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Modin’s power lights the lamp at 102.1 mph

Lightning player is first forward to win hardest shot competition.

[AP photo]
Lightning wing Fredrik Modin hit two shots, and both sizzled at more than 100 mph.

By DAMIAN CRISTODERO

© St. Petersburg Times, published February 4, 2001


DENVER -- There was the smack of the stick meeting frozen rubber, and then the gasp of the crowd as the puck hit the net in what seemed a blink of an eye.

Then the confirmation: 102.1 mph.

Lightning left wing Fredrik Modin won the title of fastest gun in the NHL after winning the hardest shot contest at the SuperSkills competition Saturday night at the Pepsi Center, beating Detroit's Sergei Fedorov by 1.4 mph.

Modin, 26, who will play for the World All-Stars in today's game against North America, is the first Lightning player to win a SuperSkills event. He won $2,500.

"There's no secret to it," Modin said in an ESPN interview on the ice. "Have a big breakfast and go out there and rip it."

But when asked later in the locker room what he ate Saturday morning, Modin laughed and said, "I didn't have a breakfast this morning."

The real key, Modin said, was to keep the shot low.

"That way, you get a few extra mph out of it."

Modin's first shot was 101.5 mph. His second, 102.1, matched the speed he achieved in December at the Lightning's SuperSkills competition.

Still, Modin, who was named to his first all-star team after fans voted for the starters, found being one of the league's elite isn't all slapshots and TV spots.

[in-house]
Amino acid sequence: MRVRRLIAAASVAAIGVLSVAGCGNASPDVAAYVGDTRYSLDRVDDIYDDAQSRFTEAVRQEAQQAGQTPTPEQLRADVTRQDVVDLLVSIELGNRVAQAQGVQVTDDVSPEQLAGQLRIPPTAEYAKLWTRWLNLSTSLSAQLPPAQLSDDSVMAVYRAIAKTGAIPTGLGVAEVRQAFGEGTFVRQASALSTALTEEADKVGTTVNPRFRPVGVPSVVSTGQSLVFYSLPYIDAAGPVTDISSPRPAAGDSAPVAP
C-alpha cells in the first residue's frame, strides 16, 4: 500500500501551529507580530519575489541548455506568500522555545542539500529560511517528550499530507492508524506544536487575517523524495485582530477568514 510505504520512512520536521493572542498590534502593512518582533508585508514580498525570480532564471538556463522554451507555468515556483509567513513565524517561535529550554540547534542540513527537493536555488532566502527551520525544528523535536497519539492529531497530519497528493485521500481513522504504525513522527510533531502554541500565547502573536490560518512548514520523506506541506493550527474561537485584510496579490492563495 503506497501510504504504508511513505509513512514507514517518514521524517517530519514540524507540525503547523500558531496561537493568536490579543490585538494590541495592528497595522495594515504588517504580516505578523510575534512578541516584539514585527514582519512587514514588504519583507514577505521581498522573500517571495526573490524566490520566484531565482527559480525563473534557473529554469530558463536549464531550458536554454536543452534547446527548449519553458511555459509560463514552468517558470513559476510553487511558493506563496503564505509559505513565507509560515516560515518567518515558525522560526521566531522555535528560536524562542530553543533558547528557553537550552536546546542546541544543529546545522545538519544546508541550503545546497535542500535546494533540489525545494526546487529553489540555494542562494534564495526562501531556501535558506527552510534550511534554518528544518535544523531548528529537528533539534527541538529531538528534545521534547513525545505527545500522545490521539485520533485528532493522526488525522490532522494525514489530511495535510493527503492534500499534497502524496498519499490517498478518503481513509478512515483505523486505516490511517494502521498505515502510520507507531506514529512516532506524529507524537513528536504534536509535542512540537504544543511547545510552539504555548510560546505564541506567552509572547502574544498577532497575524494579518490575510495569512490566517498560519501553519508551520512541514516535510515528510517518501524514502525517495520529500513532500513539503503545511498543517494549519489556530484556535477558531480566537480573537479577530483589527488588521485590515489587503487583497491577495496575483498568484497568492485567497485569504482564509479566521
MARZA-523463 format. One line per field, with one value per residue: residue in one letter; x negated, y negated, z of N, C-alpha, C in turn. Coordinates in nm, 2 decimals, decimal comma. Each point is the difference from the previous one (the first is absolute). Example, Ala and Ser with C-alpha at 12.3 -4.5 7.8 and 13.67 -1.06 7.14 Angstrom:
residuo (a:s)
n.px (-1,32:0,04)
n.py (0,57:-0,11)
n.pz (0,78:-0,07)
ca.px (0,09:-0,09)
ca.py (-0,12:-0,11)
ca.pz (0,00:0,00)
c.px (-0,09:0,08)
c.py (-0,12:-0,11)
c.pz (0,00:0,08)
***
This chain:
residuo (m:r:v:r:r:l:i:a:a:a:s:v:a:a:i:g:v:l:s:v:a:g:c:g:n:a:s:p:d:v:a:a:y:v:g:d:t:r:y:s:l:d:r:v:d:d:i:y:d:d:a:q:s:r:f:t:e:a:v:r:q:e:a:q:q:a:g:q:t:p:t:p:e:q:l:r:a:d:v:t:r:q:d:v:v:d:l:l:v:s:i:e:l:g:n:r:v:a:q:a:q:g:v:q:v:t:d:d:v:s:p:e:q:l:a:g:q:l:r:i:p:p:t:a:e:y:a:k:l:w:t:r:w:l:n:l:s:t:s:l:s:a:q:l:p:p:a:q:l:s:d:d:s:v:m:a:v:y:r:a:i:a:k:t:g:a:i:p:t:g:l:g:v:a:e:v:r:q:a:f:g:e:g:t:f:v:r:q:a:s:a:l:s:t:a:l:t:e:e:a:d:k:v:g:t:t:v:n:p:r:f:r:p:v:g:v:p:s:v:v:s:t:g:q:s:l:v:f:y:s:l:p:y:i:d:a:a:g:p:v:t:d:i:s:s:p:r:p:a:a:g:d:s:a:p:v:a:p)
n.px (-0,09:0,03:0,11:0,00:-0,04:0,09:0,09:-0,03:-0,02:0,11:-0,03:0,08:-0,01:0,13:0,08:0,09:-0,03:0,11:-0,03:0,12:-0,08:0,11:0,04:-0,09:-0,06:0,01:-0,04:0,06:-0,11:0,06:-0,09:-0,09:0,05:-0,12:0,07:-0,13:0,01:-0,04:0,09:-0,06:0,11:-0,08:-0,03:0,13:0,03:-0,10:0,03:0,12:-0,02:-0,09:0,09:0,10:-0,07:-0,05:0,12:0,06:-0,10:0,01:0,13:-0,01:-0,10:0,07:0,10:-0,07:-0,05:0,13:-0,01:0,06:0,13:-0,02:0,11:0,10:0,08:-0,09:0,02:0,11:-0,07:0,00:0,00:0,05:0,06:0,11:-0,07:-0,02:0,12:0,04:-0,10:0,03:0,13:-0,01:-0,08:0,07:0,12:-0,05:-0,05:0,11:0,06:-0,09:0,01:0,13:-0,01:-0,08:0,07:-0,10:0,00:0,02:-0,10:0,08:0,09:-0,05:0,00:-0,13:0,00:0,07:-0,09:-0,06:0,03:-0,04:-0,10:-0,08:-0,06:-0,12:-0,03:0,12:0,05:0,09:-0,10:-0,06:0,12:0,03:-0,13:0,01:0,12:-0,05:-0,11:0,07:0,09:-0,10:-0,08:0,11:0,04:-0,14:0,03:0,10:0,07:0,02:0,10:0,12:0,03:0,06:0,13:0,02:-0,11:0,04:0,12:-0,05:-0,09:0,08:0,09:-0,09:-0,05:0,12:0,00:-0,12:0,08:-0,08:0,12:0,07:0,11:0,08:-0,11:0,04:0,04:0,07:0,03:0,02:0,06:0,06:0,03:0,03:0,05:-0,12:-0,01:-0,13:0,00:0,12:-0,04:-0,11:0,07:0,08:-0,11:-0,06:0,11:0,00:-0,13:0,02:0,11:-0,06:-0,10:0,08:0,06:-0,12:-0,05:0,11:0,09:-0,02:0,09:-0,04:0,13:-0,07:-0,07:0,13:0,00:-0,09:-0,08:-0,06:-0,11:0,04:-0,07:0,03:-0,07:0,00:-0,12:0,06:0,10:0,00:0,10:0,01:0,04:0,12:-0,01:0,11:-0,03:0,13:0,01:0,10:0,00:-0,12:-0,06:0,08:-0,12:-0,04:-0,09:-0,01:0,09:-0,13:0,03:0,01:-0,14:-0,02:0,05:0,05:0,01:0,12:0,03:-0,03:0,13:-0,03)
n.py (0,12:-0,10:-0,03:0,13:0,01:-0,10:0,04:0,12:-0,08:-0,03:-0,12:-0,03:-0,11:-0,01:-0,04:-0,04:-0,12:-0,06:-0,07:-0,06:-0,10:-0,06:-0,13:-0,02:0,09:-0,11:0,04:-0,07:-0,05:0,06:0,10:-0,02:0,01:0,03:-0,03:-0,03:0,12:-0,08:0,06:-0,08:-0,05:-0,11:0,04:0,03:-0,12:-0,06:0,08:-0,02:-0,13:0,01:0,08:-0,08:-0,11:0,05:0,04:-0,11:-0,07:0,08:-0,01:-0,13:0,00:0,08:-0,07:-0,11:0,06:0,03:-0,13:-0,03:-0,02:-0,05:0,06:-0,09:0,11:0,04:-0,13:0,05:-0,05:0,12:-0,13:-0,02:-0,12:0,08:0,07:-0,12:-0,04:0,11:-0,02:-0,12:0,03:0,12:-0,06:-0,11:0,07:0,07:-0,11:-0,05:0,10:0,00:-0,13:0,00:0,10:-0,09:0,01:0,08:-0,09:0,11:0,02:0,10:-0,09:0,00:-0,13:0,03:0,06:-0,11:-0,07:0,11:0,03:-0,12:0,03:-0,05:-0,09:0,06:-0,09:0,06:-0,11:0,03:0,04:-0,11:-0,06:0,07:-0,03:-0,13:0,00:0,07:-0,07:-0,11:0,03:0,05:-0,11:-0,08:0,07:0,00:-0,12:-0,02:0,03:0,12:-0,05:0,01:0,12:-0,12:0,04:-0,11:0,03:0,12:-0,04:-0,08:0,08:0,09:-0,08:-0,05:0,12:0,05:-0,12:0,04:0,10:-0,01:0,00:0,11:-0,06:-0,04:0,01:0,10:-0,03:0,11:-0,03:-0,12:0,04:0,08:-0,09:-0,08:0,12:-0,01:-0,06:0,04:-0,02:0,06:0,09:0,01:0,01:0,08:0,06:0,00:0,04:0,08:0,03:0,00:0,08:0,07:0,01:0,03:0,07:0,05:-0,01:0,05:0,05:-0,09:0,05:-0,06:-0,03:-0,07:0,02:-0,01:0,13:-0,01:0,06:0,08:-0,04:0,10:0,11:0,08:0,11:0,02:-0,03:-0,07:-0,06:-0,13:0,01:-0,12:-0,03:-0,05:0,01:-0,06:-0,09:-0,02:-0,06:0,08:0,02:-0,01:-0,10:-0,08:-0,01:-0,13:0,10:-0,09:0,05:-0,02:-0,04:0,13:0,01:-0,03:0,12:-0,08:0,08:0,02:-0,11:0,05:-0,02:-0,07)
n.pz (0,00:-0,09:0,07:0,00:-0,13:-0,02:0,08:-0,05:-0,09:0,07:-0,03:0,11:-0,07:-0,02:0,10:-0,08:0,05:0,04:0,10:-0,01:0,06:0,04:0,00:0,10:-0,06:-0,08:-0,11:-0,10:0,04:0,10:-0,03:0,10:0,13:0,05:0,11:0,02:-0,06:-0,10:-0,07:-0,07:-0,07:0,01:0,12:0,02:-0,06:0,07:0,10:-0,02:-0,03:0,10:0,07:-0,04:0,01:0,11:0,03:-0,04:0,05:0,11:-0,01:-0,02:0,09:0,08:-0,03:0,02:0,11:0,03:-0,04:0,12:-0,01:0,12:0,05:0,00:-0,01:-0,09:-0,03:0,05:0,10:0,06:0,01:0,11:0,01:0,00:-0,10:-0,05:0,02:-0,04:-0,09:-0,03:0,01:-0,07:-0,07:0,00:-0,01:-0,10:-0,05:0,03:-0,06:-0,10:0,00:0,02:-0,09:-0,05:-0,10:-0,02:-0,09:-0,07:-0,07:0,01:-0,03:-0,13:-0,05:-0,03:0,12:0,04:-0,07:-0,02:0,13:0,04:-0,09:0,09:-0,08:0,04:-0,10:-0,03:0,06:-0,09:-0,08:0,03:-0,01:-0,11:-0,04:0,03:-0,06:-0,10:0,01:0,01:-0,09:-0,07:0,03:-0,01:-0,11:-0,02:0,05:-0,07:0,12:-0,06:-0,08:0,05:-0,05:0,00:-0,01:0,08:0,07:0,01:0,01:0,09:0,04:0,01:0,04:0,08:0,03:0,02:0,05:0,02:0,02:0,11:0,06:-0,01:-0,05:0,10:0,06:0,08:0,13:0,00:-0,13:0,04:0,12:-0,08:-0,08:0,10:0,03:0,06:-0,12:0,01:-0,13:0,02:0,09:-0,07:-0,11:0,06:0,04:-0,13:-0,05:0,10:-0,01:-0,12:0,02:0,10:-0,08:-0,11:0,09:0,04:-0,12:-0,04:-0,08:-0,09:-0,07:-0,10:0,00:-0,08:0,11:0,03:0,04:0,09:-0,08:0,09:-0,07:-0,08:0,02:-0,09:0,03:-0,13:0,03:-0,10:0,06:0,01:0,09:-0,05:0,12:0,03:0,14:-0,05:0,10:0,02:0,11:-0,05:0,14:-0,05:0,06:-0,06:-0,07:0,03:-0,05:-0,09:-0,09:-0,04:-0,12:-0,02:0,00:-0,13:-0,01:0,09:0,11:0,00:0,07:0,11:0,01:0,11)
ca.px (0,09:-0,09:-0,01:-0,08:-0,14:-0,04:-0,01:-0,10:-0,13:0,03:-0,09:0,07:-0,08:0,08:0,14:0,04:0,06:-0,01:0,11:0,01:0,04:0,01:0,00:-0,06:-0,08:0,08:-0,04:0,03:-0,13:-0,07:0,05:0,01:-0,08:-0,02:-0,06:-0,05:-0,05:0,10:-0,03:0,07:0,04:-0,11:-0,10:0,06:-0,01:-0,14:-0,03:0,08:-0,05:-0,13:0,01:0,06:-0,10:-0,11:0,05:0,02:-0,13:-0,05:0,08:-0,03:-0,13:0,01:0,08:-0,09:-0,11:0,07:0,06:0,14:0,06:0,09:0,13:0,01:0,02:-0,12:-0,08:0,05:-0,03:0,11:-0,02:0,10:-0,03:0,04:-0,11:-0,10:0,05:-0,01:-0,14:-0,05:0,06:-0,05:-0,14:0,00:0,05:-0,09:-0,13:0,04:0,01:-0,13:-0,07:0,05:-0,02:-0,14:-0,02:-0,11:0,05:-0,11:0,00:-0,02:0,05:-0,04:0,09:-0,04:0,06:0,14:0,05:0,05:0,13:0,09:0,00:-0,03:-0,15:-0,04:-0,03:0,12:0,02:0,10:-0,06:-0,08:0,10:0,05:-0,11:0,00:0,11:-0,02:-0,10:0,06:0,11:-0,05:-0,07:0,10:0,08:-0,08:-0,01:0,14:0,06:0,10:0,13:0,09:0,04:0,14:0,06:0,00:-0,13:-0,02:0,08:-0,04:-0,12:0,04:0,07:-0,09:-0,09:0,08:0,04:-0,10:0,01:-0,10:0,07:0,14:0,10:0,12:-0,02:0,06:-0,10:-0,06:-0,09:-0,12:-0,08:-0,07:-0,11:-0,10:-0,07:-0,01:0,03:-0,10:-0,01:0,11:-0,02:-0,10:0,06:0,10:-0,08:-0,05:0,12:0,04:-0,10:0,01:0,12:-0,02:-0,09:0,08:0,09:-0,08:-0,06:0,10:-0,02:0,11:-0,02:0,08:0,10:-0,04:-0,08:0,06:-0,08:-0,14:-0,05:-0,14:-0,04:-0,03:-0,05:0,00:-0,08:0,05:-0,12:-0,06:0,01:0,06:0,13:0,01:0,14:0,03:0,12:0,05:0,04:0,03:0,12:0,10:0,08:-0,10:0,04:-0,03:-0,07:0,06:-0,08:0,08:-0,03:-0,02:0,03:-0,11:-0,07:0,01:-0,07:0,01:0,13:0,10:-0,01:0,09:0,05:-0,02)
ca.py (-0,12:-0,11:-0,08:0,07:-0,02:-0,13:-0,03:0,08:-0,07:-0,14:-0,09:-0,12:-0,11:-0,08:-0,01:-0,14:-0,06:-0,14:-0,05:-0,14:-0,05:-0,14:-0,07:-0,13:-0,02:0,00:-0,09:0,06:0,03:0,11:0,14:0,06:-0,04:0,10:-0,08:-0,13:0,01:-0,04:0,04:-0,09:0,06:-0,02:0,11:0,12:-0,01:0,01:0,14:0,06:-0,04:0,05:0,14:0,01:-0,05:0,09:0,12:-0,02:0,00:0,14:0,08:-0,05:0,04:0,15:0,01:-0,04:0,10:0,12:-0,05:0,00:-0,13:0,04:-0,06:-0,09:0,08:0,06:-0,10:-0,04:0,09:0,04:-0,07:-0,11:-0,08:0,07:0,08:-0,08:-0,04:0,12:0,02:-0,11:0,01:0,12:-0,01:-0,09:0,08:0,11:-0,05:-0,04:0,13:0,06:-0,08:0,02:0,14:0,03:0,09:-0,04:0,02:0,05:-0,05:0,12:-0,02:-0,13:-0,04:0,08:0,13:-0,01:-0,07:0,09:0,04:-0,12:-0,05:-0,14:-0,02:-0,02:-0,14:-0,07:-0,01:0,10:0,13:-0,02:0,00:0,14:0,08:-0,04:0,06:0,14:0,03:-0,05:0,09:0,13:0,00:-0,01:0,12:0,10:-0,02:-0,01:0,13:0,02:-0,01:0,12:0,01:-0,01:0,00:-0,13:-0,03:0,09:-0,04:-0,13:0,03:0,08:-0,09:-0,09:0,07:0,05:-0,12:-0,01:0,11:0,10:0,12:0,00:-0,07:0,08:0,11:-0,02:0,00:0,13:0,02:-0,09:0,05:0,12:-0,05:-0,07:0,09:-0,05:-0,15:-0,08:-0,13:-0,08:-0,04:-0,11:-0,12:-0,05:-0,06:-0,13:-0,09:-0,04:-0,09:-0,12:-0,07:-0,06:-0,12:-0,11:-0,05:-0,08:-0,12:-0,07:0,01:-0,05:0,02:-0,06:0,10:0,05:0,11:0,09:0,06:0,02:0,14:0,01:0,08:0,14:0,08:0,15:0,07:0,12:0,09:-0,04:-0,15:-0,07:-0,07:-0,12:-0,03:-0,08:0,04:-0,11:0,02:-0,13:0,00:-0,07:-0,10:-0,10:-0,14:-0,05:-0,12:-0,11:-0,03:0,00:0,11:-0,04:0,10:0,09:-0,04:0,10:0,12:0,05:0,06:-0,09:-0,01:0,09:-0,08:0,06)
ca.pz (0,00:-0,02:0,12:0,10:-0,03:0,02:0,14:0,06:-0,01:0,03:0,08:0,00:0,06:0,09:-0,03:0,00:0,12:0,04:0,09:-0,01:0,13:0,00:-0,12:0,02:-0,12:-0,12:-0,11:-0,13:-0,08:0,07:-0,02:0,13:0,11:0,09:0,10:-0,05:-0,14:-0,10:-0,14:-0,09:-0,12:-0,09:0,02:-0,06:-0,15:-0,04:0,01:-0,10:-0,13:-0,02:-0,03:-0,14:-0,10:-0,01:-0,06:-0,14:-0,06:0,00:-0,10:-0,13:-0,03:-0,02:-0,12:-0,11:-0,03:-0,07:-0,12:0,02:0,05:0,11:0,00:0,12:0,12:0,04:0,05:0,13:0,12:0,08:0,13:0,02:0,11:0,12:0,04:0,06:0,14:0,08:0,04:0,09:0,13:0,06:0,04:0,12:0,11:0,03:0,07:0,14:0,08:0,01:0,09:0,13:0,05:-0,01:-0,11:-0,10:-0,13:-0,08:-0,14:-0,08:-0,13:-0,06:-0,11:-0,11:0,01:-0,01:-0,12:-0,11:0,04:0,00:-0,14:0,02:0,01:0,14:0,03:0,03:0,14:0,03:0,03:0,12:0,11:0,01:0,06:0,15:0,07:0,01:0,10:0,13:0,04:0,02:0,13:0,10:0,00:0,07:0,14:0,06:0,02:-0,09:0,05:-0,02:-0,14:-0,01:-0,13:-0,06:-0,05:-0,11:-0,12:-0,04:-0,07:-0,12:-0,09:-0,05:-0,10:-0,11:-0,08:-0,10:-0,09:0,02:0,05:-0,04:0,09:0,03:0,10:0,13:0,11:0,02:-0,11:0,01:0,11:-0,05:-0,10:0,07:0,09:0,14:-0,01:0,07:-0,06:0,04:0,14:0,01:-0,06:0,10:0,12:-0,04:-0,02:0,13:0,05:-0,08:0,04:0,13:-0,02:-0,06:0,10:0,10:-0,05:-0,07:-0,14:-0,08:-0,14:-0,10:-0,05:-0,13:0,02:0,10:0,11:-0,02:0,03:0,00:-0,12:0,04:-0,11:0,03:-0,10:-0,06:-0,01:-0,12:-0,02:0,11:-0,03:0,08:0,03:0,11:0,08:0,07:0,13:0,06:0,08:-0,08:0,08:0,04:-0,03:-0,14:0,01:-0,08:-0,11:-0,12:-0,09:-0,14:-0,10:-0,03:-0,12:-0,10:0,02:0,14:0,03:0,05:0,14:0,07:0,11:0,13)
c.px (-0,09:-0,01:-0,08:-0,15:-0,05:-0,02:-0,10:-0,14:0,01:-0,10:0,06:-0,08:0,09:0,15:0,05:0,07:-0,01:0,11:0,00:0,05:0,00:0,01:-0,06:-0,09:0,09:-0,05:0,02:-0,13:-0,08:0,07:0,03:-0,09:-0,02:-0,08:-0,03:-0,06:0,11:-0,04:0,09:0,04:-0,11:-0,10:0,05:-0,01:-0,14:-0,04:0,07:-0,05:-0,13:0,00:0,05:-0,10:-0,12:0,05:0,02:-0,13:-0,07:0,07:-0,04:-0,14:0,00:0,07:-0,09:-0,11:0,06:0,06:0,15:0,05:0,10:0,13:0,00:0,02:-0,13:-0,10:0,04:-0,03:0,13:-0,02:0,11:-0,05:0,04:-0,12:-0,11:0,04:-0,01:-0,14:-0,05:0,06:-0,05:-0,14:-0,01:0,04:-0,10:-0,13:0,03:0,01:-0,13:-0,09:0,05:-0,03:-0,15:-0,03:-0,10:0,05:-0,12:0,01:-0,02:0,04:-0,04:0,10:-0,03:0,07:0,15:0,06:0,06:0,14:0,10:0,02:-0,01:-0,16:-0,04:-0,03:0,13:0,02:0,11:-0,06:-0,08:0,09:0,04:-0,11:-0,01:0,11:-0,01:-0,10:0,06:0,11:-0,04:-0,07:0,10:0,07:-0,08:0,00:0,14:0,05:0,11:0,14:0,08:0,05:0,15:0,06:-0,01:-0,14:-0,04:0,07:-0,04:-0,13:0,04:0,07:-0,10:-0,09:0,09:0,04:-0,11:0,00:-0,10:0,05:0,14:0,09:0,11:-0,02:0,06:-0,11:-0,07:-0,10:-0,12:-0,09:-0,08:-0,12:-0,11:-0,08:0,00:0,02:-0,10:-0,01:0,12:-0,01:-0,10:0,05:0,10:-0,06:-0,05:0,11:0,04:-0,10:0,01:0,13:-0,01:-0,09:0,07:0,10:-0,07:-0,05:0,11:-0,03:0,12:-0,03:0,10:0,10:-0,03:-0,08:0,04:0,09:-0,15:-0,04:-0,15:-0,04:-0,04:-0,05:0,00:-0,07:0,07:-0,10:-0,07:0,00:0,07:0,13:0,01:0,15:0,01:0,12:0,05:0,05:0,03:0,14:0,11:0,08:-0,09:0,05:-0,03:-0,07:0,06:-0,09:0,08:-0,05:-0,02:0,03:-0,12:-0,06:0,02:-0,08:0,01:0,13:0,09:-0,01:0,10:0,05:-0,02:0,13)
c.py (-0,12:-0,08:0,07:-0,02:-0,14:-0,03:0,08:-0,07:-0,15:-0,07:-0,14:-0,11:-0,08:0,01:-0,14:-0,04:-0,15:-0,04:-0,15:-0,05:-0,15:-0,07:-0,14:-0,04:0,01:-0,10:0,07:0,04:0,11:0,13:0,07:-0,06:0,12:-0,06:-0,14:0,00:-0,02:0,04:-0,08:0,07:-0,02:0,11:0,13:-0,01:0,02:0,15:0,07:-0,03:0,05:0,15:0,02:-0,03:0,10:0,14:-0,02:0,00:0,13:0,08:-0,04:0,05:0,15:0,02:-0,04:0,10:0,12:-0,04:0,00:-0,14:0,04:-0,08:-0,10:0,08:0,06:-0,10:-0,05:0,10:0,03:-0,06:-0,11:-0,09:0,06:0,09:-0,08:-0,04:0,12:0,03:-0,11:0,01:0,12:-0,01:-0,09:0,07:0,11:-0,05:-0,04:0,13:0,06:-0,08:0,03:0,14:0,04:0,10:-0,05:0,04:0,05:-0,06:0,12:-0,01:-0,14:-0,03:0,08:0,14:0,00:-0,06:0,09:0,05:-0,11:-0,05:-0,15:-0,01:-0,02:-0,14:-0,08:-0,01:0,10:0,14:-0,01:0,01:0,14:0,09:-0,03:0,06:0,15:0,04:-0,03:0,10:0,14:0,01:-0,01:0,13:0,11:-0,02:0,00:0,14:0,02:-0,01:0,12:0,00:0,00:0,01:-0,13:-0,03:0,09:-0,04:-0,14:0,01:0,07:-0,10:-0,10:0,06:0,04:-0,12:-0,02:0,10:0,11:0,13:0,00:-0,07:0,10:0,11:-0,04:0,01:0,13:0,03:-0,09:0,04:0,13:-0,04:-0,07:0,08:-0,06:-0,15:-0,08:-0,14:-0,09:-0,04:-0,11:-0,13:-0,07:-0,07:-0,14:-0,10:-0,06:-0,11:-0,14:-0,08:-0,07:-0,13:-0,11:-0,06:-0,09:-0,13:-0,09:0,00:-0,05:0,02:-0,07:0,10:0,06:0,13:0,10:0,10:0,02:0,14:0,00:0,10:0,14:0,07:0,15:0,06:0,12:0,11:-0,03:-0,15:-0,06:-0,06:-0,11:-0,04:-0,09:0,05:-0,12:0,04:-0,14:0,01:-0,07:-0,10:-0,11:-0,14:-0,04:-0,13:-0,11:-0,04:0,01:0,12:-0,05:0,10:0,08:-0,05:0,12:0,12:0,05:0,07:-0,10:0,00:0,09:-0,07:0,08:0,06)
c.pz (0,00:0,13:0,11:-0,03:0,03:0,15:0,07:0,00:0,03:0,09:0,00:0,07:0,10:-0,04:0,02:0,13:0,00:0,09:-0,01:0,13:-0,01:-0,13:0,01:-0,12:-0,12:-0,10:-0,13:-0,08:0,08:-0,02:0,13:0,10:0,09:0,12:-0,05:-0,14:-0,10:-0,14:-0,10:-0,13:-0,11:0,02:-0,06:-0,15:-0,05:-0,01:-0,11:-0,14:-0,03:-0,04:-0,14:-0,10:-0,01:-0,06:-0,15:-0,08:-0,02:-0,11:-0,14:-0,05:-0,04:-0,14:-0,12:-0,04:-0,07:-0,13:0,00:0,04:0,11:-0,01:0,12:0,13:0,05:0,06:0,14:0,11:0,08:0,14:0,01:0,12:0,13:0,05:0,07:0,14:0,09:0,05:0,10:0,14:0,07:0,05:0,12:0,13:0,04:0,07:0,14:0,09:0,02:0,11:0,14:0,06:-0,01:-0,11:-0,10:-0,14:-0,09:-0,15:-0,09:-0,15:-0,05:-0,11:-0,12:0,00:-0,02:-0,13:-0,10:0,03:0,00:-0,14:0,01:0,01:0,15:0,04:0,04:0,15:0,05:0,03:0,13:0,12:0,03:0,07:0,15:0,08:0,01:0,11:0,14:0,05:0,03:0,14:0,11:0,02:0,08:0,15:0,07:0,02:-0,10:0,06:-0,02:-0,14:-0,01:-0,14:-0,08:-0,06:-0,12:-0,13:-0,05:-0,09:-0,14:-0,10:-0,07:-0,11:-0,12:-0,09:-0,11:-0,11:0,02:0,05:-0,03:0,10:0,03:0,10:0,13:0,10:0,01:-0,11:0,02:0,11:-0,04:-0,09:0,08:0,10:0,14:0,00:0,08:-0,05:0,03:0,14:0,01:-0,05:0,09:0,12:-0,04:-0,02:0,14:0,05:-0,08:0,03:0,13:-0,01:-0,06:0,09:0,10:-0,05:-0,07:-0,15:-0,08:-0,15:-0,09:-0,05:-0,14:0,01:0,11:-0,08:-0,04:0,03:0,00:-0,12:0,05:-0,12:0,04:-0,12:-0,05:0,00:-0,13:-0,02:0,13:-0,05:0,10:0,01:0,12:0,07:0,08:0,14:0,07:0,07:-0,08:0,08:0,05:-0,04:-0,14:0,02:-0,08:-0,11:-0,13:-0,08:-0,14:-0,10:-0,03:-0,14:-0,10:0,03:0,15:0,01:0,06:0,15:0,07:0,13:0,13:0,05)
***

First, he was given jersey No. 34 instead of the No. 33 he wears for Tampa Bay. That went to the Kings' Ziggy Palffy.

Then, a teen-age reporter from a children's television network mispronounced his name (Mr. Moe-din instead of Moe-deen) before asking him how hockey players can possibly go to the bathroom during games considering all the equipment they wear.

(FYI: "You have to take it all off," Modin said, "and it takes a while.")

And we won't even get into why the Lightning made the 6-foot-4, 220-pounder, Tampa Bay's sixth all-star, squeeze into a coach seat instead of flying him first class to Denver.

"And my back's a little stiff today," he said.

Modin was joking, of course.

"Just being here," he said, "is great."

Modin felt great when he hit the ice for Saturday's practice and was put on a line with former Maple Leafs teammate Mats Sundin. It was even better when Stars wing Brett Hull called Modin one of the NHL's next stars.

"I don't even know what to think," said Modin, who leads Tampa Bay with 24 goals. "It's flattering to hear that kind of stuff. I don't know what to say more than that."

"He didn't fade with the pressure," Sundin said of Modin's victory. "I knew it. It's great to see him go to Tampa and have a great year and the opportunity to be an All-Star."

Modin said he never expected to be named to the team. Funny what a pace of nearly 40 goals will do for your reputation, especially when your previous career high was 22.

Modin's big shot has been a constant, even as a kid back in Sundsvall, Sweden, where he fired pucks at the garage door of his parents' house.

"My dad wasn't very happy about that," Modin said. "I had to help him paint the garage door a few times."

Selected by the Leafs in the third round (64th overall) of the 1994 draft, Modin never found his footing in Toronto. He had 16 goals in 1997-98 and 1998-99, but he was demoted to the fourth line and finally was sent to the Lightning on Oct. 1, 1999 for defenseman Cory Cross.

The Lightning offered consistent playing time and a chance to join the power play. He responded with his best goal production. "I'm not looking back in that sense," Modin said.

As for wearing a different number, Modin said it doesn't matter.

"This is something you remember the rest of your life," he said. "If I had a jersey without a number, I'd be happy."

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